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Fueling the Flames
Labor and greens must join forces to stop Bush’s assault on the planet.
More African-Americans are running for governor than ever before.
Rigged elections are widespread throughout Africa, and not just in Zimbabwe.
A New Detente?
The Bush administration cozies up to China.


Disinformation follies.
Marriage proposal.


No evidence, but a Missouri inmate is facing execution.
Britain passes measures to elect more women.
Seeds of Destruction
Genetic contamination raises stakes on GMOs.
Bad Math
Pennsylvania debates are calculated to exclude Greens.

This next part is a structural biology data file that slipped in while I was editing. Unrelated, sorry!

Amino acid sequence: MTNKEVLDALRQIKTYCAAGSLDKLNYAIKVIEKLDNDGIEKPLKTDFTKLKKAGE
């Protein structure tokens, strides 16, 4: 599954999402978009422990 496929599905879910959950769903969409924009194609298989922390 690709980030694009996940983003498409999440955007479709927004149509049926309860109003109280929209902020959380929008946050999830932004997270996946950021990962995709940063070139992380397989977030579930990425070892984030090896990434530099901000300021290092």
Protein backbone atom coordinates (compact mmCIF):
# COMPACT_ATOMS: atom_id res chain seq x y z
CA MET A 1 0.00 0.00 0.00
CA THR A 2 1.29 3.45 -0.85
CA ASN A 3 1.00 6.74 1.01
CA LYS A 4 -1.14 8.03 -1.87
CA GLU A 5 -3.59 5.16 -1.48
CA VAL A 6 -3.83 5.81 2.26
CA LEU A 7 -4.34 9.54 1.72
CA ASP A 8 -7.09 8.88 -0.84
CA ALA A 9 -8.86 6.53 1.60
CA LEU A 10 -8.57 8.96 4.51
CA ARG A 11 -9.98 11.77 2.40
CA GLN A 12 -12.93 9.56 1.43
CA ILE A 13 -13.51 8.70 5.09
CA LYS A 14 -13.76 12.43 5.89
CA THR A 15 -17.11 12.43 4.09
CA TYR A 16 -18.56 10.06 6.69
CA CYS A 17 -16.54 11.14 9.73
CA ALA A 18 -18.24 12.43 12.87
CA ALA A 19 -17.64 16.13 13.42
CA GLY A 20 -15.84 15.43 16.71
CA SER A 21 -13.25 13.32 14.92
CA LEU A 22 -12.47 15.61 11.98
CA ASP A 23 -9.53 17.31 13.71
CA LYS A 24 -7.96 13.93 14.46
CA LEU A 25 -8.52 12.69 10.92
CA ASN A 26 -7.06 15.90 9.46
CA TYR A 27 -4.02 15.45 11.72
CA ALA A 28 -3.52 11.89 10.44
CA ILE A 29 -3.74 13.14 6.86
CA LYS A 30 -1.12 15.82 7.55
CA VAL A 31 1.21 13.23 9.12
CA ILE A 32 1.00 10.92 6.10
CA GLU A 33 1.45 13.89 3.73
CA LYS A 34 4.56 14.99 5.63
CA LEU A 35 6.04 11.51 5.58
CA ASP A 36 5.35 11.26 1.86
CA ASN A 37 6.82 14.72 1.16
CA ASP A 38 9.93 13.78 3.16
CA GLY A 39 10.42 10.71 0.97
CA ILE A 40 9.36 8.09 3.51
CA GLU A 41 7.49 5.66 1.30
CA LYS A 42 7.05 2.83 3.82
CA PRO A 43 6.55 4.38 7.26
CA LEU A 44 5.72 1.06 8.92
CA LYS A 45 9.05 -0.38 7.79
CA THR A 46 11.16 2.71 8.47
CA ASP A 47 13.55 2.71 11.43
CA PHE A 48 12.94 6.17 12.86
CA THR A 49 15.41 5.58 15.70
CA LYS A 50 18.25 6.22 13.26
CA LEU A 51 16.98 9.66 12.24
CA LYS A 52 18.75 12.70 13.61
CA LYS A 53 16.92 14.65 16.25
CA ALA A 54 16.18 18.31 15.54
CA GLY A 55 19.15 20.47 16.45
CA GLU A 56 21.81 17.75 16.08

HMOs aim to stop even modest reform in its tracks.


BOOKS: Israel, the occupation and "apartheid."
Disasters in Waiting
BOOKS: Ahmed Rashid on more impending Jihad.
Play It Again, Sam
MUSIC: How multiple reissues keep record labels flush.
FILM: The moral dilemmas of Storytelling.
An interview with ®™mark's Frank Guerrero.

March 1, 2002
False Witness
No evidence, but a Missouri inmate is facing execution.
Missouri Death Row inmate Joseph Amrine: Where’s the evidence?

One of the arguments raised against the death penalty is that, when prosecutors succeed in executing a person convicted of murder, they lose any interest in finding out later that they might be wrong. Yet if they are wrong, the actual killer remains at large.

That may be exactly what is about to happen in the case of Joseph Amrine, a man who is facing execution on Missouri’s Death Row for killing a fellow prison inmate 17 years ago, though none of the evidence used to convict him in the original case remains.